Israeli leaders angry at planned Polish law on Holocaust

Poland’s deputy justice minister says bill aims to ‘properly point out the perpetrators’

Mateusz Morawiecki, Poland’s prime minister, tweeted: “Auschwitz-Birkenau is not a Polish name, and arbeit macht frei is not a Polish phrase.” Photograph: Getty Images

Mateusz Morawiecki, Poland’s prime minister, tweeted: “Auschwitz-Birkenau is not a Polish name, and arbeit macht frei is not a Polish phrase.” Photograph: Getty Images


Israeli leaders have reacted furiously to a planned Polish law that would make it illegal to suggest that Poland bore responsibility for the crimes committed on its land by Nazi Germany during the second World War.

Poland’s lower house on Friday voted through a series of changes that would make it a crime punishable with up to three years in jail to accuse the Polish nation or state “publicly and against the facts” of being “responsible or complicit in” Nazi crimes.

The move is the latest step in Poland’s long-running battle against the use of phrases such as “Polish death camps” to describe Nazi concentration camps such as Auschwitz, which, although located on Polish soil, were built and operated by the Nazis in the years after Germany’s invasion and occupation of Poland in 1939.

However, the proposed changes – which must still be approved by Poland’s upper house and president – have provoked outrage in Israel, with prime minister Benjamin Netanyahu describing the law as “baseless”.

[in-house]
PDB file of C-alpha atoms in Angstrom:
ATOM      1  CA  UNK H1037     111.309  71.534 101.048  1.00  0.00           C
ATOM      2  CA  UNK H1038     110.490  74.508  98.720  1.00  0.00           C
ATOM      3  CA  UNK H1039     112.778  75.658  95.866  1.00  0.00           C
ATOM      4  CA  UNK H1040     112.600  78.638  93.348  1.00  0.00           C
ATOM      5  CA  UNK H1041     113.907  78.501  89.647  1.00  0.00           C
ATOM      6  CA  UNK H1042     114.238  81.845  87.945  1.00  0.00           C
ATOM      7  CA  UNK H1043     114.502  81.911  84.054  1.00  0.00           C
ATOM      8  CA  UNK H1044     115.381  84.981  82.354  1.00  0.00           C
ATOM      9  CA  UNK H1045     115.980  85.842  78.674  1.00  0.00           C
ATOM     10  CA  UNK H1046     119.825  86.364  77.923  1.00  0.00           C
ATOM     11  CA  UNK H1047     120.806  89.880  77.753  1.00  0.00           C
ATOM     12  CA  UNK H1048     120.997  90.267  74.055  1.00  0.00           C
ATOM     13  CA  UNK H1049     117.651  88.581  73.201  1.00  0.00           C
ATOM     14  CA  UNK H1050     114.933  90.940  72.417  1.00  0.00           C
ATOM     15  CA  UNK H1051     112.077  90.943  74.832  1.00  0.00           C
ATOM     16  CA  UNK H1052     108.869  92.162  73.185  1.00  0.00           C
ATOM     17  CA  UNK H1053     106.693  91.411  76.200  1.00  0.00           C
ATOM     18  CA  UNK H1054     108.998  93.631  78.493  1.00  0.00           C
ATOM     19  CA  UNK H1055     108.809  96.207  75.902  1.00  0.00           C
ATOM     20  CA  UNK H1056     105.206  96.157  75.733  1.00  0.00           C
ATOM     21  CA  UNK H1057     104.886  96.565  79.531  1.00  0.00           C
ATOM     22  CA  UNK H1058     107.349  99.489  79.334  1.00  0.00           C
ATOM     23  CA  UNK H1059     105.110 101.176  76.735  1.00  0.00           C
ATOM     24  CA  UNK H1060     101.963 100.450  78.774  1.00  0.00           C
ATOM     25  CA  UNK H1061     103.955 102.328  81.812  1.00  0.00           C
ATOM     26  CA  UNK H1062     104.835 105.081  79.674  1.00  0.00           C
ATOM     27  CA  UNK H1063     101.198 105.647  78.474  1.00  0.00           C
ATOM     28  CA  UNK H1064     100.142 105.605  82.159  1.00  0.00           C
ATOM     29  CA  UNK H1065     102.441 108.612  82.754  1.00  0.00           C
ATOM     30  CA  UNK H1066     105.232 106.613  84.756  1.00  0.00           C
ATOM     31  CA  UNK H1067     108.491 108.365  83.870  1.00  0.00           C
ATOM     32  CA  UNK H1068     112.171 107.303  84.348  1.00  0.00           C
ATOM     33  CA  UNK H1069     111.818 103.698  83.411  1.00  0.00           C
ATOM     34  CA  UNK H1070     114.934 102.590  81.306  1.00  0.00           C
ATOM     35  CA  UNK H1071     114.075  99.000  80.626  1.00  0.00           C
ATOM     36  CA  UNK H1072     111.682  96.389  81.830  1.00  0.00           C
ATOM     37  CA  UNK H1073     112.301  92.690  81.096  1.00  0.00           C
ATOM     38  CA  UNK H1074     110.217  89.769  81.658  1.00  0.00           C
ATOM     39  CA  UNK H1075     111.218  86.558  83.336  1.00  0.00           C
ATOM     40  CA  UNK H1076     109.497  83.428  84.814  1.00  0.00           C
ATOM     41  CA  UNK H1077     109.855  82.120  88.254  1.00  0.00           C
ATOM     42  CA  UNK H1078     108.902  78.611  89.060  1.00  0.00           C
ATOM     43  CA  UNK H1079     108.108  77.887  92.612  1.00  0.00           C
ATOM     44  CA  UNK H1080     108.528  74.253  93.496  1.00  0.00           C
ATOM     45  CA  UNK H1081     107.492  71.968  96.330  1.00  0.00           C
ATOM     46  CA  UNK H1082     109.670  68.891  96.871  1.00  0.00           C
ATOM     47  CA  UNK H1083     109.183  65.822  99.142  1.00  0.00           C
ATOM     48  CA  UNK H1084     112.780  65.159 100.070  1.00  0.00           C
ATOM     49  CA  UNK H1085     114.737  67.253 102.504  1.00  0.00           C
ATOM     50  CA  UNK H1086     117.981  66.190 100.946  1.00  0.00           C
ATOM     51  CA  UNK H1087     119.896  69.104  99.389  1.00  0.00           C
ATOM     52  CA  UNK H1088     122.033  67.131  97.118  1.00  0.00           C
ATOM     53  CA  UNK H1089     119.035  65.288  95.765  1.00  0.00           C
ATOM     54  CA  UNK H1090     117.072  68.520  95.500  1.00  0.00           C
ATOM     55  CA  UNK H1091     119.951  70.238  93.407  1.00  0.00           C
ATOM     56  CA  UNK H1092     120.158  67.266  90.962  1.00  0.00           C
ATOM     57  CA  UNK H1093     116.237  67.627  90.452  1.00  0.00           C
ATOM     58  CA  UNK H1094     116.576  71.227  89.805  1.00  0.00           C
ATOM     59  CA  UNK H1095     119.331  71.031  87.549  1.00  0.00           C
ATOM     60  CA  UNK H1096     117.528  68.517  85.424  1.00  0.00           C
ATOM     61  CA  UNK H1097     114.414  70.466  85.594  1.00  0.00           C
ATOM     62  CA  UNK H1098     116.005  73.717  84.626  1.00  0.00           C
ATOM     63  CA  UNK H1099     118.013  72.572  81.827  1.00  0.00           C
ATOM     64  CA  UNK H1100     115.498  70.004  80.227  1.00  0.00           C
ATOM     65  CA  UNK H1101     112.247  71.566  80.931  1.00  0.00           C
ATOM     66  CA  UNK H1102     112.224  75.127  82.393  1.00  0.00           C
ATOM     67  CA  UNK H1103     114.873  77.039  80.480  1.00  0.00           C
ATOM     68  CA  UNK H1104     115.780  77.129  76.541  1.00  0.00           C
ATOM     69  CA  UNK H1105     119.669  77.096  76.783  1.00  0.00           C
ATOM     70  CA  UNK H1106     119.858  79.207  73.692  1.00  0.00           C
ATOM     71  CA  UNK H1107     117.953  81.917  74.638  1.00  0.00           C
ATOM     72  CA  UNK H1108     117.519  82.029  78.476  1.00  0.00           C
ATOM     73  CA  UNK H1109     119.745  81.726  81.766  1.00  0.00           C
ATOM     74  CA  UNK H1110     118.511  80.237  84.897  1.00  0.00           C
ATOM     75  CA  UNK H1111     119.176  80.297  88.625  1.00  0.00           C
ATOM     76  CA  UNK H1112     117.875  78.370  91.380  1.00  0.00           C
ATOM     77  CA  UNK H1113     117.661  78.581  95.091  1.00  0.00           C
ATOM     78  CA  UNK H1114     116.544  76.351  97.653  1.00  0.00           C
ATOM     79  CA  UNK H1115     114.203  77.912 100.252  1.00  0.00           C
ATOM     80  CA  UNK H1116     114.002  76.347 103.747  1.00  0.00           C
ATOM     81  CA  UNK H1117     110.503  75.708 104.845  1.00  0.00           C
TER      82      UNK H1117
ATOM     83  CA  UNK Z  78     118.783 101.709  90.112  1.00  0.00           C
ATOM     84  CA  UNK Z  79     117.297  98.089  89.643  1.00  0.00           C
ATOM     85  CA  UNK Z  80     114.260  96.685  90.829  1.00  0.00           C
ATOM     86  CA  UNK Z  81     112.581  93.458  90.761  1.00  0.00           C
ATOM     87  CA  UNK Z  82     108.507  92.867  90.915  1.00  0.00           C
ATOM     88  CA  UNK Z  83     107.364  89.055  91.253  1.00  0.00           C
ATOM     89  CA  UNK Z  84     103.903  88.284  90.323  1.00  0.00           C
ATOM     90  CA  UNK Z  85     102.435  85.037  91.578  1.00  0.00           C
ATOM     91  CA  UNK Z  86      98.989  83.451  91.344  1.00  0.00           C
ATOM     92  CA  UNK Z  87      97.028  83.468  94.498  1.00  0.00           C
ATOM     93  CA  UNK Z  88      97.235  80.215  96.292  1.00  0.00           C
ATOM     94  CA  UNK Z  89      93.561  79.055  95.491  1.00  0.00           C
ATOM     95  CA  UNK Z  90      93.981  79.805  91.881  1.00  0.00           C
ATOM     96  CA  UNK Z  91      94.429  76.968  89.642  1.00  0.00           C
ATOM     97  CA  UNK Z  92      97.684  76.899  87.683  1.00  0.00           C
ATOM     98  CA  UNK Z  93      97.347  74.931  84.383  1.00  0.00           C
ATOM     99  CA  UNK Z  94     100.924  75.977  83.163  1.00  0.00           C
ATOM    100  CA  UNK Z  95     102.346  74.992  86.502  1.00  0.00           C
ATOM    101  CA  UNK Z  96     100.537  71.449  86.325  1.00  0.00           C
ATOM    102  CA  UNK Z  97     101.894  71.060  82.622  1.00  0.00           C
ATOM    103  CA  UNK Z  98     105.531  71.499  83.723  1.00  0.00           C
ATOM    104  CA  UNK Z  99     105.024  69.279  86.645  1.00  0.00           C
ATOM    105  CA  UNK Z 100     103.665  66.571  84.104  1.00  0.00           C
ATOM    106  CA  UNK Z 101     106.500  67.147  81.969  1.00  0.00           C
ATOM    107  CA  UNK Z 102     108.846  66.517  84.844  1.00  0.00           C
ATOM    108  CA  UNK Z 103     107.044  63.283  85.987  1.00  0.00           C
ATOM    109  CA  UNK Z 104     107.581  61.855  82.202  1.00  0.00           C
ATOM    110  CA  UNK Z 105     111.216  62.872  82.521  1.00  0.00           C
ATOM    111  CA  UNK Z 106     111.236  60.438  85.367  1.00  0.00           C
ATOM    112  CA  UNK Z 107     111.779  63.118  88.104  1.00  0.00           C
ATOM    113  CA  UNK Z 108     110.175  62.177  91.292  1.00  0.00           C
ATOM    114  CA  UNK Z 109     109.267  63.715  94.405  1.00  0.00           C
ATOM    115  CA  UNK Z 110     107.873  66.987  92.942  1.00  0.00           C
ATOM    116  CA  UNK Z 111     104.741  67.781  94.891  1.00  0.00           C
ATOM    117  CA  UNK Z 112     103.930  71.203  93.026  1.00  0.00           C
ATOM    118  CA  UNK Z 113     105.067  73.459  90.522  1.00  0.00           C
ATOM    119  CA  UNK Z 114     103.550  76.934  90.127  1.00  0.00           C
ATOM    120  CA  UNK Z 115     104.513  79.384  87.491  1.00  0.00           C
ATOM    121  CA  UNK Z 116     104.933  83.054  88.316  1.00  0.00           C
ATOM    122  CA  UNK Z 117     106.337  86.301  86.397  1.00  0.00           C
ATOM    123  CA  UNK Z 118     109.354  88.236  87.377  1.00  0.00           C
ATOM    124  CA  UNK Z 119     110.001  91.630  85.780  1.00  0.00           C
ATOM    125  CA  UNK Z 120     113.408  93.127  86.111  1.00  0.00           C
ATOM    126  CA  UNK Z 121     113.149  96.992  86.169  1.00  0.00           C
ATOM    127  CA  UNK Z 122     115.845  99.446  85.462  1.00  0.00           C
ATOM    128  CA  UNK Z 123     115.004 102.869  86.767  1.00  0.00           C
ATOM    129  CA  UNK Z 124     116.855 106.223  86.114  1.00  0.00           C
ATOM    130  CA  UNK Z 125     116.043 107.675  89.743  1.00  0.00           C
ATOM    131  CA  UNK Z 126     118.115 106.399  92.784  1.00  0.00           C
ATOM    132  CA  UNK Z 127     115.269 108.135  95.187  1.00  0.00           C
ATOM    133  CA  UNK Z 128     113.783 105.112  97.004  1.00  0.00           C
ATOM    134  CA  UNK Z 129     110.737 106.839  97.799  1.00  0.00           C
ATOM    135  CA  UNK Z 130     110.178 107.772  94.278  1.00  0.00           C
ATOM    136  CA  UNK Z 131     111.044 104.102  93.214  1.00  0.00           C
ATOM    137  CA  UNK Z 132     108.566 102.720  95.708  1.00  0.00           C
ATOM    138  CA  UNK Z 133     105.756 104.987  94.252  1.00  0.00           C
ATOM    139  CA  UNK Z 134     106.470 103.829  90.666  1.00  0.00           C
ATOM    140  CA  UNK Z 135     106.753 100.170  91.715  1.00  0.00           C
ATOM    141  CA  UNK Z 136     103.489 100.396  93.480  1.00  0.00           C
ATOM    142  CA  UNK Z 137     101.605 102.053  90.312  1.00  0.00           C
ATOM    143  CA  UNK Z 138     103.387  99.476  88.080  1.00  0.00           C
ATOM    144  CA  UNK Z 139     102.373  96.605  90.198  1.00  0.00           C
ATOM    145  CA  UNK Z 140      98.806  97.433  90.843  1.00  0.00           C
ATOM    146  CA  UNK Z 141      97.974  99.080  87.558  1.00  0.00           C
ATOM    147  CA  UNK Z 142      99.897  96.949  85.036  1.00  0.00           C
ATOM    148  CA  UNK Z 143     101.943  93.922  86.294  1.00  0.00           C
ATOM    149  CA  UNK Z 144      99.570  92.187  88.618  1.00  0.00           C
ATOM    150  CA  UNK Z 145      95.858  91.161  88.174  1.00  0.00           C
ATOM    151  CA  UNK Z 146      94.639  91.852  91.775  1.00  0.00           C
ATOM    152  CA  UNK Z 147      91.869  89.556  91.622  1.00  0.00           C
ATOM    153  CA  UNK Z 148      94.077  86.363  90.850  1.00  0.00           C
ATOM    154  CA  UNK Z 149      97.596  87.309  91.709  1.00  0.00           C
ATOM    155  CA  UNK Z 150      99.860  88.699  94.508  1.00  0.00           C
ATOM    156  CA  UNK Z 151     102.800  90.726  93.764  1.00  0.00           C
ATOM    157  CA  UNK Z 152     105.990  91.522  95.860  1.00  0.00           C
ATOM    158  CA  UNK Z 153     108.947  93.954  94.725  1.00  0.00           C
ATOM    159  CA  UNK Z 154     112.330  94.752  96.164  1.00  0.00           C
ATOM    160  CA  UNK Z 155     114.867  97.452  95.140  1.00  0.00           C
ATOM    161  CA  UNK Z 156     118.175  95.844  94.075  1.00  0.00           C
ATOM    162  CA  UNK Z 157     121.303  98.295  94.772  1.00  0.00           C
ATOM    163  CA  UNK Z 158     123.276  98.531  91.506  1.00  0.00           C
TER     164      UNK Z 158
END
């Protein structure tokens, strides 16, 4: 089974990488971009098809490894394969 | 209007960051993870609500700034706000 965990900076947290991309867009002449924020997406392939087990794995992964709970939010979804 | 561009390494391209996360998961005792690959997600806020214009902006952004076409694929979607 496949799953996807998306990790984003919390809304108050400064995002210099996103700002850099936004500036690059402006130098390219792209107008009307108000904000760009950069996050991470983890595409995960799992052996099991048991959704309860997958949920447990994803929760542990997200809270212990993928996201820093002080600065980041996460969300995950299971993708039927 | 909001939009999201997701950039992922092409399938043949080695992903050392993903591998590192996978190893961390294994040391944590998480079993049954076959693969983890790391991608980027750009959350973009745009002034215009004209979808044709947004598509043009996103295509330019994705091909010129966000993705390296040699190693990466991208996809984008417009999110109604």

“One cannot change history and the Holocaust cannot be denied. I have instructed the Israeli ambassador to Poland to meet with the Polish prime minister this evening and express to him my strong position against the law.”

In a sign of the sensitivities surrounding the topic, Yair Lapid, the son of a Holocaust survivor and head of the centrist Yesh Atid party, became embroiled in a heated row on Twitter with the Polish embassy in Israel after he tweeted that the law “tries to deny Polish complicity in the Holocaust”.

The Polish embassy in Israel responded that his claims were “unsupportable” and showed “how badly Holocaust education is needed, even here in Israel”.

Polish history

Patryk Jaki, Poland’s deputy justice minister, who proposed the legislation, said that the bill was not “against Israel”, but aimed to “properly point out the perpetrators”. The reaction in Israel was “proof of how necessary this project is”, he added.

Mateusz Morawiecki, Poland’s prime minister, said Poland and Israel had agreed in 2016 to oppose any attempts to distort Jewish or Polish history, either by downplaying the suffering of Jews during the Holocaust or by using “erroneous terms such as ‘Polish death camps’.”

“Auschwitz-Birkenau is not a Polish name, and arbeit macht frei is not a Polish phrase,” he tweeted, referring to the slogan “work sets you free” on the concentration camp’s entrance.

The Yad Vashem Holocaust memorial in Jerusalem said that while there was “no doubt” that the phrase “Polish death camps” was a “historical misrepresentation”, the centre opposed the planned legislation as it was “liable to blur the historical truths regarding the assistance the Germans received from the Polish population during the Holocaust”.


“Restrictions on statements by scholars and others regarding the Polish people’s direct or indirect complicity with the crimes committed on their land during the Holocaust are a serious distortion,” it said in a statement.

Poland’s foreign ministry said the provisions of the new act would not “limit freedom of research, discussions on history or artistic activity”.

“The amended act provides for a penalty in precisely defined situations for the purpose of preventing intentional defamation of Poland. The final determination of a specific case will rest with the court,” it said. – FT service